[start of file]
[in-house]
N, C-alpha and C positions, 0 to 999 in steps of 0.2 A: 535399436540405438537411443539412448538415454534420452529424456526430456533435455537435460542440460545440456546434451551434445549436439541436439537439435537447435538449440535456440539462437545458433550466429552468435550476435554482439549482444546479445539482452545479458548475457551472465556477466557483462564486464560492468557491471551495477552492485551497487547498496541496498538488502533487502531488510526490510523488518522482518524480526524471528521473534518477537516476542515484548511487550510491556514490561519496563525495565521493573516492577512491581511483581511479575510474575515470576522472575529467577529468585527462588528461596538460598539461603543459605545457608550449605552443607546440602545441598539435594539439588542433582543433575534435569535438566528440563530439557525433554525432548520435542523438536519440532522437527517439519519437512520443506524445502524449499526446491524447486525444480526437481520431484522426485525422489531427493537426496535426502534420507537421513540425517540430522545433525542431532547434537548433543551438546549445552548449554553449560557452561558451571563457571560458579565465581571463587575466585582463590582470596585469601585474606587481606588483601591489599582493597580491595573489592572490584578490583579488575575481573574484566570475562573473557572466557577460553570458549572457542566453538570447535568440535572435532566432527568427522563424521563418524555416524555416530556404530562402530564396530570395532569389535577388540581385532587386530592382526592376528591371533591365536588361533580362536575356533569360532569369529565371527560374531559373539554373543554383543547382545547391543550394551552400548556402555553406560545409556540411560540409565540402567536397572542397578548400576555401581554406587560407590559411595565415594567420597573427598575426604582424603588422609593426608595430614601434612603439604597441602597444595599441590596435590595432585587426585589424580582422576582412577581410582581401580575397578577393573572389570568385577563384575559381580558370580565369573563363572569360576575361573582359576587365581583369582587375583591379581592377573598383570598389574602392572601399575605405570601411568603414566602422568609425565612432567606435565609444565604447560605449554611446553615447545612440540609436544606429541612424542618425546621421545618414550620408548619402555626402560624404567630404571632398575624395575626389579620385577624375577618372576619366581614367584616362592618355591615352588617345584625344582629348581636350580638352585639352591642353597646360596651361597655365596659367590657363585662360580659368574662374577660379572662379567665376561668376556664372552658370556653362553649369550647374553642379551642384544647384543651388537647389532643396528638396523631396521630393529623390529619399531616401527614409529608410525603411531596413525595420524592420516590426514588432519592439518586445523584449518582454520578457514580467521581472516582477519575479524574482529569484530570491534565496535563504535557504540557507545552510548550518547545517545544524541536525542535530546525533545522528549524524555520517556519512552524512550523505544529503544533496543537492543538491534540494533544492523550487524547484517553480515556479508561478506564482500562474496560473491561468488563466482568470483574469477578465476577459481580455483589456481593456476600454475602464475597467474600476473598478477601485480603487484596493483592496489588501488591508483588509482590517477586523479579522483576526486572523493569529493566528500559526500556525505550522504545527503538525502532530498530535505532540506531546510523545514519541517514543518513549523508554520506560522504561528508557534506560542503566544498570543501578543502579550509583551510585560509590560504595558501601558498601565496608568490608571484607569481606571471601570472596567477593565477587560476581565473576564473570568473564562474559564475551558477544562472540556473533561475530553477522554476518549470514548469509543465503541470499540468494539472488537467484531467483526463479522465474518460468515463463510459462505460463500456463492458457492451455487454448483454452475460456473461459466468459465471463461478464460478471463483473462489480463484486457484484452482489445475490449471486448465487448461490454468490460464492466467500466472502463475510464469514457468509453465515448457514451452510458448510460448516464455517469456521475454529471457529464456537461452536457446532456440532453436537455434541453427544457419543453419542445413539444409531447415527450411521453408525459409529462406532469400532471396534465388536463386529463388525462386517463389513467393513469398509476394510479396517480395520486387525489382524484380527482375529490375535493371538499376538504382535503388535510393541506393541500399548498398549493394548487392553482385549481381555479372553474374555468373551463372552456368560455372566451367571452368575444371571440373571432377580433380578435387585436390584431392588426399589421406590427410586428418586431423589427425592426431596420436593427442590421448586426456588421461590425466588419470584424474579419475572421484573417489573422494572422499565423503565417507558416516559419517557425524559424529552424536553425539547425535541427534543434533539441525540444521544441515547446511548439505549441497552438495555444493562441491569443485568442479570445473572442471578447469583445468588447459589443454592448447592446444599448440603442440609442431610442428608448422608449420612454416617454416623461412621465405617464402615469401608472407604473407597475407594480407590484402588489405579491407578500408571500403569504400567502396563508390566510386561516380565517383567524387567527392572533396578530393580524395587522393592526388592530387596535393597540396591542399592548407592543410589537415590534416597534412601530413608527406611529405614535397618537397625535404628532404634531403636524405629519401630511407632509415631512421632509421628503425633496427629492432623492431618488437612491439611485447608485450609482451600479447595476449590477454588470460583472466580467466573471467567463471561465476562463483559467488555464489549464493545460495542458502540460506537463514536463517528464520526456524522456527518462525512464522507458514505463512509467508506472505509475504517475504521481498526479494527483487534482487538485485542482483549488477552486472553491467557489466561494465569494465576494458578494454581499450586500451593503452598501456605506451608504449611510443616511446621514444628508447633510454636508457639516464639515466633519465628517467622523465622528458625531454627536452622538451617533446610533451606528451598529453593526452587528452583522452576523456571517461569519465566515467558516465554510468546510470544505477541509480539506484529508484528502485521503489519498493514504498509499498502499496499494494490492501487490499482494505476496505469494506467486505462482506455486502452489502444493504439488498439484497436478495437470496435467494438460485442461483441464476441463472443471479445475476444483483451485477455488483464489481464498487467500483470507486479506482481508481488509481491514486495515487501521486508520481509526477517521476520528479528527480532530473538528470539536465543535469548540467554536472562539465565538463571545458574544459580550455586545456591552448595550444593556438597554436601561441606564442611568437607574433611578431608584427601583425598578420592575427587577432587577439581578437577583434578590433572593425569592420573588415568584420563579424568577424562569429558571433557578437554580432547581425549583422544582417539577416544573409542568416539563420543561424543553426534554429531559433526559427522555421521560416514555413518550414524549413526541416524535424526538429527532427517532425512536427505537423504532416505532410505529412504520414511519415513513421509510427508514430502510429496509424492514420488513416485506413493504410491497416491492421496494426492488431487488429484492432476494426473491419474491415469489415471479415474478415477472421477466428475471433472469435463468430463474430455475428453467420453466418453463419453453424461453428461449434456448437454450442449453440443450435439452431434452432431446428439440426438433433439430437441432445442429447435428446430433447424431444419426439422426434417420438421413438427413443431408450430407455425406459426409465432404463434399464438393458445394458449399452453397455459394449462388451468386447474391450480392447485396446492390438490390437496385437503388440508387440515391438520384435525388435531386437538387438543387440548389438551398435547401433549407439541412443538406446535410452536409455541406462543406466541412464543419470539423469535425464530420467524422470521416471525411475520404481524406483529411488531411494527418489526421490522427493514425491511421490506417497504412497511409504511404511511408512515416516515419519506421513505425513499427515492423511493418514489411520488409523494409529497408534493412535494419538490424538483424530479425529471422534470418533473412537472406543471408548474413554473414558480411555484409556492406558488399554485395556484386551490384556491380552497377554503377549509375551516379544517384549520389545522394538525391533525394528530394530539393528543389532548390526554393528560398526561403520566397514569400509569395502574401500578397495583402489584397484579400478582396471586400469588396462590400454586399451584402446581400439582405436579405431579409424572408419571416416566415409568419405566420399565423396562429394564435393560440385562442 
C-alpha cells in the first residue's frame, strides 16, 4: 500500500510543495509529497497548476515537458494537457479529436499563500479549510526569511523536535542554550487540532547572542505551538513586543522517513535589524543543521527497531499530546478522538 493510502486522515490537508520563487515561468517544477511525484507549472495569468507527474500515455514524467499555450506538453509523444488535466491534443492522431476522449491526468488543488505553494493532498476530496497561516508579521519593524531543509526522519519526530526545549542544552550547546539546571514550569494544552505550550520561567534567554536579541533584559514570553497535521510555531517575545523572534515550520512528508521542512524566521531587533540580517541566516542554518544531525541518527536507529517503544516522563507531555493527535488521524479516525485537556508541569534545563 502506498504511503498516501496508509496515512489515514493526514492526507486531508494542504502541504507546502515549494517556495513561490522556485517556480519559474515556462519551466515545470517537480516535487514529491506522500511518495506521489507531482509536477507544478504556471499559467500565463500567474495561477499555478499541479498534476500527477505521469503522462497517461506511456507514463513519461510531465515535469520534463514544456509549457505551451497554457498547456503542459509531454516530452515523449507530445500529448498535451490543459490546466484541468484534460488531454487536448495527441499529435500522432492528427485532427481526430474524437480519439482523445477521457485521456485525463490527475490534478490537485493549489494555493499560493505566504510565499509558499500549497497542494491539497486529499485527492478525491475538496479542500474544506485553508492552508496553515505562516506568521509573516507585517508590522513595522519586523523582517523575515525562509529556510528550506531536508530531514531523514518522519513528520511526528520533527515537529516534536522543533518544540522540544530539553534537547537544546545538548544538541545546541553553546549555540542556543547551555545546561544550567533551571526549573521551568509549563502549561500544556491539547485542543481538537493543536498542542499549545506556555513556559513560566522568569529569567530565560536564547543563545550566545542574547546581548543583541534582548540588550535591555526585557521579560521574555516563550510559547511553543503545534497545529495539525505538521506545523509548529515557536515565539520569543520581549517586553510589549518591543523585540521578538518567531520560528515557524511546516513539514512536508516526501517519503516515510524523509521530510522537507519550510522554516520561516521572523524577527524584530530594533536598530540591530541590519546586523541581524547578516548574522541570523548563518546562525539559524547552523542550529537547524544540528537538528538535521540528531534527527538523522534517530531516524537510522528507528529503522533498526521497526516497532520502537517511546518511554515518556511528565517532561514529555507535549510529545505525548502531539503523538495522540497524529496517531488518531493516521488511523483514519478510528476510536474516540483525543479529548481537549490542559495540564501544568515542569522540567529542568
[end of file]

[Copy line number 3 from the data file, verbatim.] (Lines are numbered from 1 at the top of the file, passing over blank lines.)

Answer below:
C-alpha cells in the first residue's frame, strides 16, 4: 500500500510543495509529497497548476515537458494537457479529436499563500479549510526569511523536535542554550487540532547572542505551538513586543522517513535589524543543521527497531499530546478522538 493510502486522515490537508520563487515561468517544477511525484507549472495569468507527474500515455514524467499555450506538453509523444488535466491534443492522431476522449491526468488543488505553494493532498476530496497561516508579521519593524531543509526522519519526530526545549542544552550547546539546571514550569494544552505550550520561567534567554536579541533584559514570553497535521510555531517575545523572534515550520512528508521542512524566521531587533540580517541566516542554518544531525541518527536507529517503544516522563507531555493527535488521524479516525485537556508541569534545563 502506498504511503498516501496508509496515512489515514493526514492526507486531508494542504502541504507546502515549494517556495513561490522556485517556480519559474515556462519551466515545470517537480516535487514529491506522500511518495506521489507531482509536477507544478504556471499559467500565463500567474495561477499555478499541479498534476500527477505521469503522462497517461506511456507514463513519461510531465515535469520534463514544456509549457505551451497554457498547456503542459509531454516530452515523449507530445500529448498535451490543459490546466484541468484534460488531454487536448495527441499529435500522432492528427485532427481526430474524437480519439482523445477521457485521456485525463490527475490534478490537485493549489494555493499560493505566504510565499509558499500549497497542494491539497486529499485527492478525491475538496479542500474544506485553508492552508496553515505562516506568521509573516507585517508590522513595522519586523523582517523575515525562509529556510528550506531536508530531514531523514518522519513528520511526528520533527515537529516534536522543533518544540522540544530539553534537547537544546545538548544538541545546541553553546549555540542556543547551555545546561544550567533551571526549573521551568509549563502549561500544556491539547485542543481538537493543536498542542499549545506556555513556559513560566522568569529569567530565560536564547543563545550566545542574547546581548543583541534582548540588550535591555526585557521579560521574555516563550510559547511553543503545534497545529495539525505538521506545523509548529515557536515565539520569543520581549517586553510589549518591543523585540521578538518567531520560528515557524511546516513539514512536508516526501517519503516515510524523509521530510522537507519550510522554516520561516521572523524577527524584530530594533536598530540591530541590519546586523541581524547578516548574522541570523548563518546562525539559524547552523542550529537547524544540528537538528538535521540528531534527527538523522534517530531516524537510522528507528529503522533498526521497526516497532520502537517511546518511554515518556511528565517532561514529555507535549510529545505525548502531539503523538495522540497524529496517531488518531493516521488511523483514519478510528476510536474516540483525543479529548481537549490542559495540564501544568515542569522540567529542568